PHILADELPHIA - A standoff, hostages, and police officers in the line of fire, Philadelphia officials say it was one of the worst situations they've seen in years.
The police commissioner released more details about how authorities safely rescued hostages and eventually convinced the alleged gunman to come outside, more than seven hours after shots first rang out.
Maurice Hill surrendered to police around midnight after keeping the city on edge for hours. Commissioner Richard Ross says it's a miracle no one died and that more people weren't injured.
He praised the bravery and courage of officers and negotiators, and thanked the public for following police instruction.
Several officers entered the home around 4:30 p.m. Wednesday to serve a drug warrant. Gunfire erupted and six officers were shot, authorities said.
Shots continued ringing out for hours as a massive police presence shut down part of the city and officers ducked for cover.
Two police officers and three civilians were trapped inside the home with the active gunman for hours as negotiators tried communicating with the suspect.
He answered the phone several times in the first few hours, but would not speak. Around 8:30 p.m., Hill called his lawyer, Shaka Johnson. Johnson told WFMZ's partner station WPVI that Hill said he was barricaded in a house and wanted to come out. Johnson helped arrange a four-way phone call with the Philadelphia district attorney, Ross, him and Hill.
"As the night went on, we had more lengthy conversations. It was an unusual circumstance, so we took unusual steps for the preservation of life, even his," Ross said Thursday morning.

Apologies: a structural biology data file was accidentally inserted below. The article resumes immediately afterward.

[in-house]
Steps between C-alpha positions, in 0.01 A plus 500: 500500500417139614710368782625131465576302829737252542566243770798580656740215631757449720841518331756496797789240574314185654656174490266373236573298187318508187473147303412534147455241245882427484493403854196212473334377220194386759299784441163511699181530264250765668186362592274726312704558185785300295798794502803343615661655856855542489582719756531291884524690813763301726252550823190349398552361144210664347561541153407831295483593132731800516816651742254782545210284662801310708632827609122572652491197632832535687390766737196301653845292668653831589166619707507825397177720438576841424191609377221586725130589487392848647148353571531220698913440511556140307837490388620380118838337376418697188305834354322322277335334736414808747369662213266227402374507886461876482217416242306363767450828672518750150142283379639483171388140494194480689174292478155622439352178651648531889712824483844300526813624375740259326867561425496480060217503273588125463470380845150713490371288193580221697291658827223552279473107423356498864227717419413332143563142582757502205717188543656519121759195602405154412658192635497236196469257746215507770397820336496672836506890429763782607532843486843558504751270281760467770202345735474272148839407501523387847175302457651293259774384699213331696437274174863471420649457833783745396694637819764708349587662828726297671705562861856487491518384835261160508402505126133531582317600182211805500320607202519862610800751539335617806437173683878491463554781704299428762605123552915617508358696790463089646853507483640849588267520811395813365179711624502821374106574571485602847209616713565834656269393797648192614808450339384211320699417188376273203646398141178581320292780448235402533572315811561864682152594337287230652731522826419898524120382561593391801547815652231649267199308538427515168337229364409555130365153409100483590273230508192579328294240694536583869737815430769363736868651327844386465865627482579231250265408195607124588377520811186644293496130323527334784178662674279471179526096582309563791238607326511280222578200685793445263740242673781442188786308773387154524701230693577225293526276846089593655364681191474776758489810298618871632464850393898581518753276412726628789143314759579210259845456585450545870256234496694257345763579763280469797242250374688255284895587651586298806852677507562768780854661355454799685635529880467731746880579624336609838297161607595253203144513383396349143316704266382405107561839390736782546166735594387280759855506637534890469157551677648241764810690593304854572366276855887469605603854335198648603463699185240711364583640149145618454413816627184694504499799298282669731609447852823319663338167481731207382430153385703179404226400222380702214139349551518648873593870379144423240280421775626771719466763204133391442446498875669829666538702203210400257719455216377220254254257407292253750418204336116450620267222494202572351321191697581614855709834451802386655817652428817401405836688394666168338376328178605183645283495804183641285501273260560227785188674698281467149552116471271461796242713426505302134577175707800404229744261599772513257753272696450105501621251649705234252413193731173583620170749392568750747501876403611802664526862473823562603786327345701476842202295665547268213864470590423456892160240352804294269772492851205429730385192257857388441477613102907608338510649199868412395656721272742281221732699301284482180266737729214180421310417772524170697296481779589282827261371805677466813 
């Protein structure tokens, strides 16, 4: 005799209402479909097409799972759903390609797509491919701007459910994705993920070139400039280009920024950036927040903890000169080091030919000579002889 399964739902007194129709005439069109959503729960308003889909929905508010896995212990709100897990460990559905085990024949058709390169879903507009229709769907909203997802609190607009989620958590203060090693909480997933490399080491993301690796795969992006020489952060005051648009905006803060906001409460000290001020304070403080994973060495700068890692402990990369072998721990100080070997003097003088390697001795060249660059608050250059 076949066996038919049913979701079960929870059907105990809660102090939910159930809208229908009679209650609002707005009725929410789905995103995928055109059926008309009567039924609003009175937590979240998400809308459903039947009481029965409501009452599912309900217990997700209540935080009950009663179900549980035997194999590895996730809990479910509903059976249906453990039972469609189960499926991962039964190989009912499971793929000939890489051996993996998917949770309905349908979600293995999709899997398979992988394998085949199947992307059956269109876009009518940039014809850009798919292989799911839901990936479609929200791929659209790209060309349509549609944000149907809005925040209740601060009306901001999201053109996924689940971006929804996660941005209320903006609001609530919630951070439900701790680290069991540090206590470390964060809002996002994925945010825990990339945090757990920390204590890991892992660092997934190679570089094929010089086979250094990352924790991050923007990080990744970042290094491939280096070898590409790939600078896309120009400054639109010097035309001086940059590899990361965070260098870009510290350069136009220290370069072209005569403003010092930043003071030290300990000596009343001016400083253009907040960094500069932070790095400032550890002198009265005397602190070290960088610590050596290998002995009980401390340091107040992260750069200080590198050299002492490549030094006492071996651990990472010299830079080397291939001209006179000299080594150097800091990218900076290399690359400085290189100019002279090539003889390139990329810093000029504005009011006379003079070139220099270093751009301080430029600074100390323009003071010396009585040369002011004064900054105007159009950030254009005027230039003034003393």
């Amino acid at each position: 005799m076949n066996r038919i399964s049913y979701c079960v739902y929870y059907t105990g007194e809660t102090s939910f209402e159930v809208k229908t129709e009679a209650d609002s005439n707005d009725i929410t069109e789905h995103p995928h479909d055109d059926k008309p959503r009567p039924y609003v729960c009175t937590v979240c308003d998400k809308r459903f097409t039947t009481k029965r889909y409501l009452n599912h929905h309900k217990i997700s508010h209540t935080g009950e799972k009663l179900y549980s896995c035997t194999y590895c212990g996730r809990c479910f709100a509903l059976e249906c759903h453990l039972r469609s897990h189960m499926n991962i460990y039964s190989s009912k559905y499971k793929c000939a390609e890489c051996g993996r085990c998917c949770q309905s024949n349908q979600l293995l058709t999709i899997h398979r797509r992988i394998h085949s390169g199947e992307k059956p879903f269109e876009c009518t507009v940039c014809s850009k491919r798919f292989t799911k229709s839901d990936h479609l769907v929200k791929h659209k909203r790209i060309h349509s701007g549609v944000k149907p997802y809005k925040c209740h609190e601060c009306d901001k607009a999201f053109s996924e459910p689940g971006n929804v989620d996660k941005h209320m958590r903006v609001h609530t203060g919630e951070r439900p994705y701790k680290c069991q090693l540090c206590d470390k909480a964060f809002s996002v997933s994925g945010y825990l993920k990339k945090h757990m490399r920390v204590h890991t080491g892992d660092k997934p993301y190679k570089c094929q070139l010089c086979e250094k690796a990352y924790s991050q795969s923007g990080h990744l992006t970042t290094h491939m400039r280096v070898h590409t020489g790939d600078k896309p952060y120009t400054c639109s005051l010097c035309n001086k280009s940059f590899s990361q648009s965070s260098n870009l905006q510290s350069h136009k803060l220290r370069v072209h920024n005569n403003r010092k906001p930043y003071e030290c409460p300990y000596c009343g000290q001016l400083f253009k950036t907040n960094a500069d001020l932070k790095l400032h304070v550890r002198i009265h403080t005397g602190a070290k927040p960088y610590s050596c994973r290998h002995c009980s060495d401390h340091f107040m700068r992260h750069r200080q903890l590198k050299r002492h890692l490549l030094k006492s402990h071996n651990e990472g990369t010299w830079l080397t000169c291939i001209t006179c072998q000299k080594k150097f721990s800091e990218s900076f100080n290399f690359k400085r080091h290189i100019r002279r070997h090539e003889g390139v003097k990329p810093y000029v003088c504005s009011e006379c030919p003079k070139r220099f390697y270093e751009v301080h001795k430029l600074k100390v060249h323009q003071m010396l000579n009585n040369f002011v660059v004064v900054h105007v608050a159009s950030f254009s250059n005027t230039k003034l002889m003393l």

Ross said he has never been part of negotiations before and hopes he never will again, but said he couldn't leave the scene knowing his officers were inside.
"I couldn't have my police officers trapped like that. I wouldn't be able to live with myself," he said. "I wasn't going to go anywhere. You weren't going to get me to move."
The officers and civilian hostages were safely rescued by SWAT members around 9:20 p.m. Officers eventually used tear gas, ultimately forcing Hill to come outside.
He walked out front with his hands up around midnight and was taken into custody. Ross said he had a gun on his person when he surrendered.
Authorities have to wait until the tear gas dissipates to search the home.
"I thank anyone who wears this uniform because it's only getting tougher," Ross said.
Hill has an extensive criminal history. He was taken from the hospital around 3:30 a.m. in handcuffs.
As for the injured officers, the six shot and three who sustained other injuries have all been released from the hospital.
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